Hariri returns as Lebanon’s prime minister as political instability continues
Clashes erupt in Beirut after president’s nominee secures narrow backing of parliament
Saad Hariri: previously served as Lebanese prime minister from 2009-11 and from 2016-2020 but struggled to resolve the nation’s many problems. Photograph: Wael Hamzeh/EPA
Lebanon’s former prime minister Saad Hariri has been asked to form a salvation government to tackle the multiple crises his country faces.
President Michel Aoun named Mr Hariri prime minister after he secured the backing of 65 of the 120 current members of parliament – eight other deputies resigned in August, citing anger over the inability of the politicians to address the country’s existential problems.
Mr Hariri’s first task is to form a cabinet which will pass muster with Lebanon’s squabbling political factions, which were deeply divided over his appointment.
He received backing from his Sunni Future bloc, the Shia Amal, Druze leader Walid Jumblatt, smaller parties, and former premiers while the Shia Hizbullah movement pledged to facilitate the process of forming a cabinet.
Mr Hariri’s bid to return to office nearly a year after he had stepped down was contested by the two main Maronite Christian blocs, the Free Patriotic Movement founded by Mr Aoun and the hardline right-wing Lebanese Forces headed by ex-warlord Samir Geagea.
Having nominated himself for the job, Mr Hariri has taken on the Herculean tasks of tackling bankrupt banks, currency devaluation, rising poverty, heavy national indebtedness, rampant Covid-19 infection and popular protests demanding the removal of the entire political class.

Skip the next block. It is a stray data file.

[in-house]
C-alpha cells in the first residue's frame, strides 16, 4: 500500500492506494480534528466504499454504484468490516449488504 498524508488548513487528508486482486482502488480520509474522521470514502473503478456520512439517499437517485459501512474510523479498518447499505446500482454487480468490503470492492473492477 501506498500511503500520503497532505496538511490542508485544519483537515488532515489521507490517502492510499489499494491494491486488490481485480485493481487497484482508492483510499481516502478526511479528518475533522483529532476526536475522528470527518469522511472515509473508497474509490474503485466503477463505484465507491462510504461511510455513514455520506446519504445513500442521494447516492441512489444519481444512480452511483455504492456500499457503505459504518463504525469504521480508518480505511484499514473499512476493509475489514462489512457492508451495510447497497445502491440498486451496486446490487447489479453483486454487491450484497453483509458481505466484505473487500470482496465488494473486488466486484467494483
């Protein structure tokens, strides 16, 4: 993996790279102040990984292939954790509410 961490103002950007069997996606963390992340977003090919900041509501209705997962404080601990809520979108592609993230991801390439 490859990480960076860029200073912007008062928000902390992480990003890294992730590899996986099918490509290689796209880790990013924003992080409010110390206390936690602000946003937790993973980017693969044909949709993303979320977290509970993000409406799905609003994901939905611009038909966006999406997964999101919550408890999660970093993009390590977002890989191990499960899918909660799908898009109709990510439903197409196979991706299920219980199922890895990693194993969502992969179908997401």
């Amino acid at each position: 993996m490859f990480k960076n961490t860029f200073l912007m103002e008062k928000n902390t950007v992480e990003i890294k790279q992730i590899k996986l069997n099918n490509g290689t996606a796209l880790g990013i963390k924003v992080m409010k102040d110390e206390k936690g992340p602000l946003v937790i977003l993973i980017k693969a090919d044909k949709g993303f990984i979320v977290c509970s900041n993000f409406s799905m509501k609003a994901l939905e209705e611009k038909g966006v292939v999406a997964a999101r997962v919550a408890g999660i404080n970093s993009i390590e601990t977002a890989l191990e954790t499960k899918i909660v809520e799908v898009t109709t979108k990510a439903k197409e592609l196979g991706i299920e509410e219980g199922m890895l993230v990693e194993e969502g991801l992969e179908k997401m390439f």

Mr Hariri was forced to quit as prime minister last January when Lebanon’s economy began to collapse due to decades of mismanagement and corruption, triggering a countrywide uprising, dubbed the “October Revolution”, against the sectarian power sharing form of government imposed by colonial France before independence in 1943.
Under this regime, the president is always a Maronite Christian, the prime minister a Sunni and the parliamentary speaker a Shia. Other posts are allocated by religious affiliation, creating deeply entrenched clientelist and patronage networks that the revolutionaries have been unable to budge.
The protesters’ main demand, supported by French president Emmanuel Marcon, is a government of independent technocrats capable of addressing the country’s crises.
Mr Macron intervened after a massive explosion of ammonium nitrate on August 4th devastated Beirut’s port and adjacent residential neighbourhoods, killing more than 200, wounding thousands, and rendering 300,000 homeless.
He provided Beirut with a roadmap for reforms that would enable Lebanon to access $21 billion in rescue funds from foreign donors and the International Monetary Fund. It has been reported that Mr Macron stepped back last week from involvement with Lebanon.
The catastrophic blast forced Mr Hariri’s successor, Hassan Diab, to resign after seven months of failure. Next came, Lebanon’s Berlin ambassador Mustafa Adib, who lasted less than a month while the politicians prevaricated over Mr Macron’s initiative.
It is not clear whether Mr Hariri will be able to appoint independent ministers committed to the French plan or stem the country’s accelerating decline. A businessman with Lebanese, Saudi, and French citizenship, Mr Hariri (50) entered Lebanon’s Byzantine political scene after his father, billionaire ex-premier Rafik Hariri, was assassinated in 2005.
Saad Hariri served as prime minister from 2009-11 and from 2016-2020 but while in office did not resolve Lebanon’s chronic shortages of electricity and water, accumulating garbage and deteriorating infrastructure, or tackle corruption. Protesters against his return clashed in central Beirut on Wednesday night with supporters who torched the 11m tall clenched fist symbol of the revolt.